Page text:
Skyfall, like most Bond films I’ve seen, starts off mid chase and keeps running from there. Daniel Craig is on-point the whole film and is the epitome of Bond badassness; Dame Judy Dench is awesome as M, the matriarch of MI6; and franchise newcomers Ben Whishaw and Naomie Harris are equally excellent as the new Q and Miss Moneypenny respectively. Javier Bardem is the Bond baddie in this bout and plays it as creepily as he did Anton Chigurh in No Country for Old Men, if a bit more flamboyantly. There was, for me, a noted absence of a Bond girl in Skyfall. Sure, Bond and Eve (Moneypenny) share a few flirtations, but they don’t ever really act on them and his ‘romantic’ (bowchicawawaah) involvement with Bérénice Marlohe’s character, Severin, was extremely short lived. Still, the film was a knockout and one I highly recommend if you haven’t already seen it.
As for the Kung-fu, well, Buie and I did have another cinematic outing a few weeks ago that I never got around to blogging about. We went and saw The Man with the Iron Fists. I suppose “disappointment” might be a strong word for Man with the Iron Fist, it just wasn’t what I wanted it to be. I love cheesy kung-fu movies, and Tarantino is my favorite director (even though he was only a producer on this project). I just felt that the acting was sub-par, the writing was weak, and the action was, well, not actiony enough. The fights seemed too staged and flowery and the cuts and angles were designed to hide bad/lame choreography. Perhaps RZA should stick to music and leave the movie making to Tarantino.
If you want to see a great kung-fu movie that takes cheesy as its Mise en scène you should check out Black Dynamite. It is hilarious and awesome.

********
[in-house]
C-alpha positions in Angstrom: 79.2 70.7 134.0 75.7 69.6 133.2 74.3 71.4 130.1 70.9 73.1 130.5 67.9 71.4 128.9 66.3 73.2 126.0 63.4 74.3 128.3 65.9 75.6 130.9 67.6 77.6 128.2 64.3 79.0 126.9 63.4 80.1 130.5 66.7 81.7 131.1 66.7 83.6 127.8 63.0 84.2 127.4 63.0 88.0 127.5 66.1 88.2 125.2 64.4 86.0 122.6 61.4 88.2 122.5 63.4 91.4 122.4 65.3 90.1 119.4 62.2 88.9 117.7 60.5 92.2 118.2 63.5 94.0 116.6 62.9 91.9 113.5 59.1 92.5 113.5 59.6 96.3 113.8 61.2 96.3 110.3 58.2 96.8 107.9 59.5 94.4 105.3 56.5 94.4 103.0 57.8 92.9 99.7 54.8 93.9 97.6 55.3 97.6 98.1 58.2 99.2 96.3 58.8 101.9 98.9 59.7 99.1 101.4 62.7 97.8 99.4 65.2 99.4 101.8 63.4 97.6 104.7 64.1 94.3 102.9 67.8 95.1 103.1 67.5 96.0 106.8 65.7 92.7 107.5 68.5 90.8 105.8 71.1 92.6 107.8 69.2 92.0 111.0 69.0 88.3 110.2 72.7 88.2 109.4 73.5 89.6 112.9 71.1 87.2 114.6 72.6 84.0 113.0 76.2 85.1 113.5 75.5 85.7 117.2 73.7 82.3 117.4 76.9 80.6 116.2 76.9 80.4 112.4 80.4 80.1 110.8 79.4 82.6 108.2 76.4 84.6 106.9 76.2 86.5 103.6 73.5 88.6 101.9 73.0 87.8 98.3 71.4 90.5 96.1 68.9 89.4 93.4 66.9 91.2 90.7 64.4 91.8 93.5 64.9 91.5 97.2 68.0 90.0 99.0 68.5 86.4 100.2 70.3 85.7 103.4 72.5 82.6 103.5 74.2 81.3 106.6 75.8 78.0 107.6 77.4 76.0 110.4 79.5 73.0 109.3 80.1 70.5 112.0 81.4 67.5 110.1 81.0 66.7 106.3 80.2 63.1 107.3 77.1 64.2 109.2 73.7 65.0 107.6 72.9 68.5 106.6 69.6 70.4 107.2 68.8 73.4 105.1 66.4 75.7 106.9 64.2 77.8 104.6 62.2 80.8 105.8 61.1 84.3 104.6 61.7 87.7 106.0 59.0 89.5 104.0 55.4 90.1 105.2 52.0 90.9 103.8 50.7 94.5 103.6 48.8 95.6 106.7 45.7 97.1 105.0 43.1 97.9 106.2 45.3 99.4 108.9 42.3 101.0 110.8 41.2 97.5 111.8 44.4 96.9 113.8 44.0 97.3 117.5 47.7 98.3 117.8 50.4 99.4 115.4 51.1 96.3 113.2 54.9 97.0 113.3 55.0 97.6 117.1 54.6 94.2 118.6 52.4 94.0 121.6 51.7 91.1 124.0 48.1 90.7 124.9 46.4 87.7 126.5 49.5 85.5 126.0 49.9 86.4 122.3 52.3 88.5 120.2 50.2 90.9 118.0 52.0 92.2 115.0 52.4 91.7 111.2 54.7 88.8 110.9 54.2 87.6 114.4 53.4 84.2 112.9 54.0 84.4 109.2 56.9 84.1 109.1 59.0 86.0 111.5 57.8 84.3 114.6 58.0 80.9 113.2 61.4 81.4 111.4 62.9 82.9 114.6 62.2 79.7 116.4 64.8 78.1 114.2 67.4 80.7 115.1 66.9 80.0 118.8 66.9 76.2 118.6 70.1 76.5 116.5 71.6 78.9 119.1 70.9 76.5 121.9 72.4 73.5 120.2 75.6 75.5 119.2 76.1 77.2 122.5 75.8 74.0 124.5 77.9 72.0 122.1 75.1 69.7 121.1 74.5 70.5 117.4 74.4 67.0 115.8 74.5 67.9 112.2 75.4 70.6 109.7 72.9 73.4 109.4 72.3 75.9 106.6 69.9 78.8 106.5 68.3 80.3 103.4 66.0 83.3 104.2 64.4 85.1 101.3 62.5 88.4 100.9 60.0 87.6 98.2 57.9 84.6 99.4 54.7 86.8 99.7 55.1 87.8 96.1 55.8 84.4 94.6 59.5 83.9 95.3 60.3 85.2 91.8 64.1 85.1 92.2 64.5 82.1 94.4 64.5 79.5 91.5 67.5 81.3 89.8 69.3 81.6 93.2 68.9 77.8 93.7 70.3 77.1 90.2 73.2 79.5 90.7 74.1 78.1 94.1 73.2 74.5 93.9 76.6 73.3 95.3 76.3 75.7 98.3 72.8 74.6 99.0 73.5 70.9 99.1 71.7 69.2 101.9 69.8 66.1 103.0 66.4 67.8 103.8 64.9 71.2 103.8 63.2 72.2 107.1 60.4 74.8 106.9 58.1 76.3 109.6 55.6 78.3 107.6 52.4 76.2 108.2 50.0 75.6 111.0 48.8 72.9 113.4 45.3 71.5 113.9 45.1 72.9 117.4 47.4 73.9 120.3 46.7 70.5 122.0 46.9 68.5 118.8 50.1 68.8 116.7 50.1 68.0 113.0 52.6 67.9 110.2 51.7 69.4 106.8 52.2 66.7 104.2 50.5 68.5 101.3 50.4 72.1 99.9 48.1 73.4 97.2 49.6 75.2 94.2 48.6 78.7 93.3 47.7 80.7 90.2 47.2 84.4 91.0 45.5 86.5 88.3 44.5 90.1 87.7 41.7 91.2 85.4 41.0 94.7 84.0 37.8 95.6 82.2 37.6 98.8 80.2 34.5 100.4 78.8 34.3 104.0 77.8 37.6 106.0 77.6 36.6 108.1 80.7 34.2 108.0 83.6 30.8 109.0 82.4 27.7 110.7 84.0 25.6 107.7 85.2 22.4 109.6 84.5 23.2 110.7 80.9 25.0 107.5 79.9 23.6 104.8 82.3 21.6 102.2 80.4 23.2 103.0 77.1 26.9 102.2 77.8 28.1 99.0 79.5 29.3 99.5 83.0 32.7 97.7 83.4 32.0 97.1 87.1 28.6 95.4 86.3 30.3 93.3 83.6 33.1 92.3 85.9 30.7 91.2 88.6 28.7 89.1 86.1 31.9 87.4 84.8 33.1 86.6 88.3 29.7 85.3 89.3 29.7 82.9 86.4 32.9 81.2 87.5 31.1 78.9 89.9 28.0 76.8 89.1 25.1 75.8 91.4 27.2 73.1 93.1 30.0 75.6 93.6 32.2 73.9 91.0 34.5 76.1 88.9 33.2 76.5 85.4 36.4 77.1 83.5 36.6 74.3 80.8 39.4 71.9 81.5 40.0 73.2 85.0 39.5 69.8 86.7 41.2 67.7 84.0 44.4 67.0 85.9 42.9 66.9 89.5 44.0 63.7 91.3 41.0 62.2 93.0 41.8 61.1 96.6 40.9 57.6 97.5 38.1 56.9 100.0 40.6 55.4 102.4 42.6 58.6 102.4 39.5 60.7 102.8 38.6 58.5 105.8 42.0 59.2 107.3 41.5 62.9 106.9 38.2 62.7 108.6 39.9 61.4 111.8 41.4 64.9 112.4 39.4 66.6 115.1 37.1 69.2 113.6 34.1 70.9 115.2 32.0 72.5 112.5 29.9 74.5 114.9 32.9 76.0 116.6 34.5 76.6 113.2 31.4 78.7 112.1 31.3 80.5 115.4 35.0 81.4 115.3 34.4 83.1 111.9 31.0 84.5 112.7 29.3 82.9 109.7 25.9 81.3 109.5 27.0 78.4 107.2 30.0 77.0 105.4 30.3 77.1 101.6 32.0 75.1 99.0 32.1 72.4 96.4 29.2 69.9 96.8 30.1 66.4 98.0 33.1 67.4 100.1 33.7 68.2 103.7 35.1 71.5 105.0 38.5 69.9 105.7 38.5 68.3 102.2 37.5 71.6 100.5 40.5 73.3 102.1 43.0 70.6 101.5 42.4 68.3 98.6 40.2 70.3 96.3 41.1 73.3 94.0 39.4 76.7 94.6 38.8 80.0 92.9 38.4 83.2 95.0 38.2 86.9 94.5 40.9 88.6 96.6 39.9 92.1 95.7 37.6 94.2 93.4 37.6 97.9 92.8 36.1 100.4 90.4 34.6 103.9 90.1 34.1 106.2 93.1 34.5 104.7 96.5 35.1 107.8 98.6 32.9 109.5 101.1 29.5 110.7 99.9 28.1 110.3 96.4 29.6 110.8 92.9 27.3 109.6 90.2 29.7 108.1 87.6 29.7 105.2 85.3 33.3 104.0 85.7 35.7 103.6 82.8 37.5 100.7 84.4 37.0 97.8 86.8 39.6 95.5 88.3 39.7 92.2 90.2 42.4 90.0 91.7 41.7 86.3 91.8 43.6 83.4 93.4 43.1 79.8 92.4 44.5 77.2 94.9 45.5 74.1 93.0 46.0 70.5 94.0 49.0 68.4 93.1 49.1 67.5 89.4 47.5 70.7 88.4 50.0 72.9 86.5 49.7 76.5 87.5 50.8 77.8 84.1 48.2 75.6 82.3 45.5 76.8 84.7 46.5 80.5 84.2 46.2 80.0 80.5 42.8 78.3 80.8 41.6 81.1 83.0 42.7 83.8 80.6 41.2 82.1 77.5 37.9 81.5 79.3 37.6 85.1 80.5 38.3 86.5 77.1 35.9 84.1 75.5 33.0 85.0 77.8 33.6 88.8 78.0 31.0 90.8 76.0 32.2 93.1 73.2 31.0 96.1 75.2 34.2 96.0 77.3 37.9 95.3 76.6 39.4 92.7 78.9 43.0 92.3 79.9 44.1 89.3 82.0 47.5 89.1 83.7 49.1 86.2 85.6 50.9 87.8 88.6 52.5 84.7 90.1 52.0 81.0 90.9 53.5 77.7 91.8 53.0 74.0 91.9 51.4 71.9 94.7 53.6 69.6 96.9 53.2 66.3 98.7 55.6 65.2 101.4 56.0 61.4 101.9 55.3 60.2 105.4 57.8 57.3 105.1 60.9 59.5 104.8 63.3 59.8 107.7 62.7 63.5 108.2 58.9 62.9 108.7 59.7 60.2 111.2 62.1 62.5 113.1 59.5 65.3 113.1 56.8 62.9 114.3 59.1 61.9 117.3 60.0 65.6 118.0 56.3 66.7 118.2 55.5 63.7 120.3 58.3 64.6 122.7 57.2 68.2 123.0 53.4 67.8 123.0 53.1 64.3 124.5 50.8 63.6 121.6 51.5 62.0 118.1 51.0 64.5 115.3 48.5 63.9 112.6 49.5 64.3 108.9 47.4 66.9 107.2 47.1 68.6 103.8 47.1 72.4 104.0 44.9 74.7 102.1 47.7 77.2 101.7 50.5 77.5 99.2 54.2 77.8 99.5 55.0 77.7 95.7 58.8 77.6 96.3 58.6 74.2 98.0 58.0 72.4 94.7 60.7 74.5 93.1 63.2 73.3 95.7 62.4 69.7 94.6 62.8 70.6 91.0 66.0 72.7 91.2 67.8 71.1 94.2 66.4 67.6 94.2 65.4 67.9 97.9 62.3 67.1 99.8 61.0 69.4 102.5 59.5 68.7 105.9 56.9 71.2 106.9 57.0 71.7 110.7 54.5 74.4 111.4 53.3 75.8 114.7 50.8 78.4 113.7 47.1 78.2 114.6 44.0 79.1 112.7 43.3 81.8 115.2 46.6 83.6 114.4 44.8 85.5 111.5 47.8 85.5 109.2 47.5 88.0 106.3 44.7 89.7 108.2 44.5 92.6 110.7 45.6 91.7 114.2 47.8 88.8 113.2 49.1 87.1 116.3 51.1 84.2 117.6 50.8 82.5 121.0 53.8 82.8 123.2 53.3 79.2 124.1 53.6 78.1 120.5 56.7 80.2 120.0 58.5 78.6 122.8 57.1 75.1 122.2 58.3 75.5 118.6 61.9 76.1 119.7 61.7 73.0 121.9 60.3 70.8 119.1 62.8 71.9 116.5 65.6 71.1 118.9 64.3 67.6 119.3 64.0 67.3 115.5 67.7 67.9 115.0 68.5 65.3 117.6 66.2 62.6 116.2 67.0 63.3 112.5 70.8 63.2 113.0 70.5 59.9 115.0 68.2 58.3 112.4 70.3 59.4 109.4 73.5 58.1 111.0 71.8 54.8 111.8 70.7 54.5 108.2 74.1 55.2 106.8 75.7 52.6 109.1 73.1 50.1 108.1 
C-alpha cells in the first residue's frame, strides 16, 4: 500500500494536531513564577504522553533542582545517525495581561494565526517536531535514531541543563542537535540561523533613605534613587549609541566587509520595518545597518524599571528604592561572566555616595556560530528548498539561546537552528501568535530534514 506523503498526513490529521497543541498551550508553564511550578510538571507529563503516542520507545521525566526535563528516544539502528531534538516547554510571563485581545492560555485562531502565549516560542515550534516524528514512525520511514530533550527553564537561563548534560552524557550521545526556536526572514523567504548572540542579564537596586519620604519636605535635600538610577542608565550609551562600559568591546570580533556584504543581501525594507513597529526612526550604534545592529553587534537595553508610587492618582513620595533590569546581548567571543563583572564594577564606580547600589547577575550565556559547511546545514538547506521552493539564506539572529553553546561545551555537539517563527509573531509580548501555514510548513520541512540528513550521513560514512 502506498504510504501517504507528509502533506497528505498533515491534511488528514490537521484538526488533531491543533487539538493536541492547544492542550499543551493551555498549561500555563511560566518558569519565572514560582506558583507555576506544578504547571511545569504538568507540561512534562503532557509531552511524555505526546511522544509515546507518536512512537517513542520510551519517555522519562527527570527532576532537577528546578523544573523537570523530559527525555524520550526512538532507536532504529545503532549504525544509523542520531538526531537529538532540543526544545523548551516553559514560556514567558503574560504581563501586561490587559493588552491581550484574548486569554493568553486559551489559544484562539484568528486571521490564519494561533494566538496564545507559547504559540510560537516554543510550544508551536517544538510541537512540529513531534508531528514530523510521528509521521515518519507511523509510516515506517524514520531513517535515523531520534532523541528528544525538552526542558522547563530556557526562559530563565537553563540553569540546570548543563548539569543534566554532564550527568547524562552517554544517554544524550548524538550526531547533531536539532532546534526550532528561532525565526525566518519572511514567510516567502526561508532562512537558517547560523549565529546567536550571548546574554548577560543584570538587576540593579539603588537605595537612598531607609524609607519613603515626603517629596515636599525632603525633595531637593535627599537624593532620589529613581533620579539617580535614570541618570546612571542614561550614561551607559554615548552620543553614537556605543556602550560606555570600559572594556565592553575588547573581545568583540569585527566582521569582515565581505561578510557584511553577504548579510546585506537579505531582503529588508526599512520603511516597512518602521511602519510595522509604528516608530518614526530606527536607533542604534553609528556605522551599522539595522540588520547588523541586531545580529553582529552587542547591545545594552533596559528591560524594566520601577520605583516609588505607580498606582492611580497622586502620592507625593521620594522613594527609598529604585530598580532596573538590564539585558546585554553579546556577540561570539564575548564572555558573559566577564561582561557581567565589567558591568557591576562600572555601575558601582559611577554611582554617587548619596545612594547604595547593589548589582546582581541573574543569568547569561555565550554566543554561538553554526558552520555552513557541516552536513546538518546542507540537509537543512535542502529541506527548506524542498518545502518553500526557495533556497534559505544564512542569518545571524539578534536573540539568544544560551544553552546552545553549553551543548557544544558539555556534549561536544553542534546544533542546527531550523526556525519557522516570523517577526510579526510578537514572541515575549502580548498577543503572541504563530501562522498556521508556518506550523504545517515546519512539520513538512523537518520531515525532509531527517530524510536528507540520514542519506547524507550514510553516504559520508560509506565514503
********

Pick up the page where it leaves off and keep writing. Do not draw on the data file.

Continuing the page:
I really shouldn’t be allowed out of the house alone.
I’ve recently moved into an apartment with my friend Buie. Most of my belongings sat in the garage at the house for the several years the ex and I lived together. We used to jokingly call them my “just in case boxes.” A few weeks before getting the old relationship pink slip we (she) decided that the garage needed to be overhauled so the house could go up on the market so I finally decided to donate all of my “just in case boxes”… and she let me. So yeah… thanks for that!
Anyway, moral of the story is that my first few weeks in the new apartment have been spent doing some serious nesting. I decided that I really didn’t want any of “our” stuff, and only took my TV, my DVDs, my books, and my computer. I had to spend almost $2,000 on new furniture, including a bed, a dresser, and a new desk to replace the behemoth desk I had that took up half my new/small room. I’ve purchased some shelves, some closet organizers, some under-bed storage bins, new bedding (Jersey knit sheets are a-fucking-mazeballs!! but the comforter I bought at Walmart smells weird even after being washed and dried twice with like 5 dryer sheets) and myriad other items to make the place feel like home. Then I had to buy shit for the cat. Of course, I had to buy the $175 self cleaning shitty litter box.